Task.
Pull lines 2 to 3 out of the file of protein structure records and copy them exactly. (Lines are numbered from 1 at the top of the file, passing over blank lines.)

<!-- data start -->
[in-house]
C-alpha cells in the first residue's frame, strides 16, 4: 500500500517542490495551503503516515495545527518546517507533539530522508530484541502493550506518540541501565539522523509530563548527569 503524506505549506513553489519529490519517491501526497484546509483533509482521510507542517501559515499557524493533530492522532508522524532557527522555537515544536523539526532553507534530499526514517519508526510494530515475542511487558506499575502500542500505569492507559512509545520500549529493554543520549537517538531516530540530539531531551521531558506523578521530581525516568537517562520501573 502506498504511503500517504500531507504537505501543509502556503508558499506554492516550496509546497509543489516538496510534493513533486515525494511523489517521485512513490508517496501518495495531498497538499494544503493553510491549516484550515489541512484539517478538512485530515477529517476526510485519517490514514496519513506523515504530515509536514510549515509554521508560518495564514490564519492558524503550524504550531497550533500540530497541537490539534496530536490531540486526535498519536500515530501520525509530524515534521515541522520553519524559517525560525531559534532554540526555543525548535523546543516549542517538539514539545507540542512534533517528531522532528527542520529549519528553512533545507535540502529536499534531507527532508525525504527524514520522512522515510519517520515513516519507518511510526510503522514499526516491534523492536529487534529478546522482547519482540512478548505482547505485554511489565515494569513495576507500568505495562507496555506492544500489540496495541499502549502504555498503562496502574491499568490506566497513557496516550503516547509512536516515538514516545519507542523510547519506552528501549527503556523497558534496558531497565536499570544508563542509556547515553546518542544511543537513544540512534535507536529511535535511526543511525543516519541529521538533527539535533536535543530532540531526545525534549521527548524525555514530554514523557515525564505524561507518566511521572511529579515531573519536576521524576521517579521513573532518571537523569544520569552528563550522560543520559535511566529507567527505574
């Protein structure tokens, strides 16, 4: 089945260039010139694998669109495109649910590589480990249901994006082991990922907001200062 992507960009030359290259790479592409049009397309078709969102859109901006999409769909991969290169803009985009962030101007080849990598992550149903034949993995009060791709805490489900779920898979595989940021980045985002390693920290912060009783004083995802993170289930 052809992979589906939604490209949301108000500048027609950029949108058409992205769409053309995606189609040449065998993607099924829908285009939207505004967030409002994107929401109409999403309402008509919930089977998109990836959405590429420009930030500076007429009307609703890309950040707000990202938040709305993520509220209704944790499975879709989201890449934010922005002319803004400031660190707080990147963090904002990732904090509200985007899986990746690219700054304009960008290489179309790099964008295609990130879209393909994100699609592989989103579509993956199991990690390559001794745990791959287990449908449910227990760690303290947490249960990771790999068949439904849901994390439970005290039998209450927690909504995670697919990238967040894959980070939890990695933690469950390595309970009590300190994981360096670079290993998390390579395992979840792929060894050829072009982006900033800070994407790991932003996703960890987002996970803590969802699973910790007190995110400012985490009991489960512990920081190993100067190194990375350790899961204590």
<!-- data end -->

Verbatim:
C-alpha cells in the first residue's frame, strides 16, 4: 500500500517542490495551503503516515495545527518546517507533539530522508530484541502493550506518540541501565539522523509530563548527569 503524506505549506513553489519529490519517491501526497484546509483533509482521510507542517501559515499557524493533530492522532508522524532557527522555537515544536523539526532553507534530499526514517519508526510494530515475542511487558506499575502500542500505569492507559512509545520500549529493554543520549537517538531516530540530539531531551521531558506523578521530581525516568537517562520501573 502506498504511503500517504500531507504537505501543509502556503508558499506554492516550496509546497509543489516538496510534493513533486515525494511523489517521485512513490508517496501518495495531498497538499494544503493553510491549516484550515489541512484539517478538512485530515477529517476526510485519517490514514496519513506523515504530515509536514510549515509554521508560518495564514490564519492558524503550524504550531497550533500540530497541537490539534496530536490531540486526535498519536500515530501520525509530524515534521515541522520553519524559517525560525531559534532554540526555543525548535523546543516549542517538539514539545507540542512534533517528531522532528527542520529549519528553512533545507535540502529536499534531507527532508525525504527524514520522512522515510519517520515513516519507518511510526510503522514499526516491534523492536529487534529478546522482547519482540512478548505482547505485554511489565515494569513495576507500568505495562507496555506492544500489540496495541499502549502504555498503562496502574491499568490506566497513557496516550503516547509512536516515538514516545519507542523510547519506552528501549527503556523497558534496558531497565536499570544508563542509556547515553546518542544511543537513544540512534535507536529511535535511526543511525543516519541529521538533527539535533536535543530532540531526545525534549521527548524525555514530554514523557515525564505524561507518566511521572511529579515531573519536576521524576521517579521513573532518571537523569544520569552528563550522560543520559535511566529507567527505574
């Protein structure tokens, strides 16, 4: 089945260039010139694998669109495109649910590589480990249901994006082991990922907001200062 992507960009030359290259790479592409049009397309078709969102859109901006999409769909991969290169803009985009962030101007080849990598992550149903034949993995009060791709805490489900779920898979595989940021980045985002390693920290912060009783004083995802993170289930 052809992979589906939604490209949301108000500048027609950029949108058409992205769409053309995606189609040449065998993607099924829908285009939207505004967030409002994107929401109409999403309402008509919930089977998109990836959405590429420009930030500076007429009307609703890309950040707000990202938040709305993520509220209704944790499975879709989201890449934010922005002319803004400031660190707080990147963090904002990732904090509200985007899986990746690219700054304009960008290489179309790099964008295609990130879209393909994100699609592989989103579509993956199991990690390559001794745990791959287990449908449910227990760690303290947490249960990771790999068949439904849901994390439970005290039998209450927690909504995670697919990238967040894959980070939890990695933690469950390595309970009590300190994981360096670079290993998390390579395992979840792929060894050829072009982006900033800070994407790991932003996703960890987002996970803590969802699973910790007190995110400012985490009991489960512990920081190993100067190194990375350790899961204590």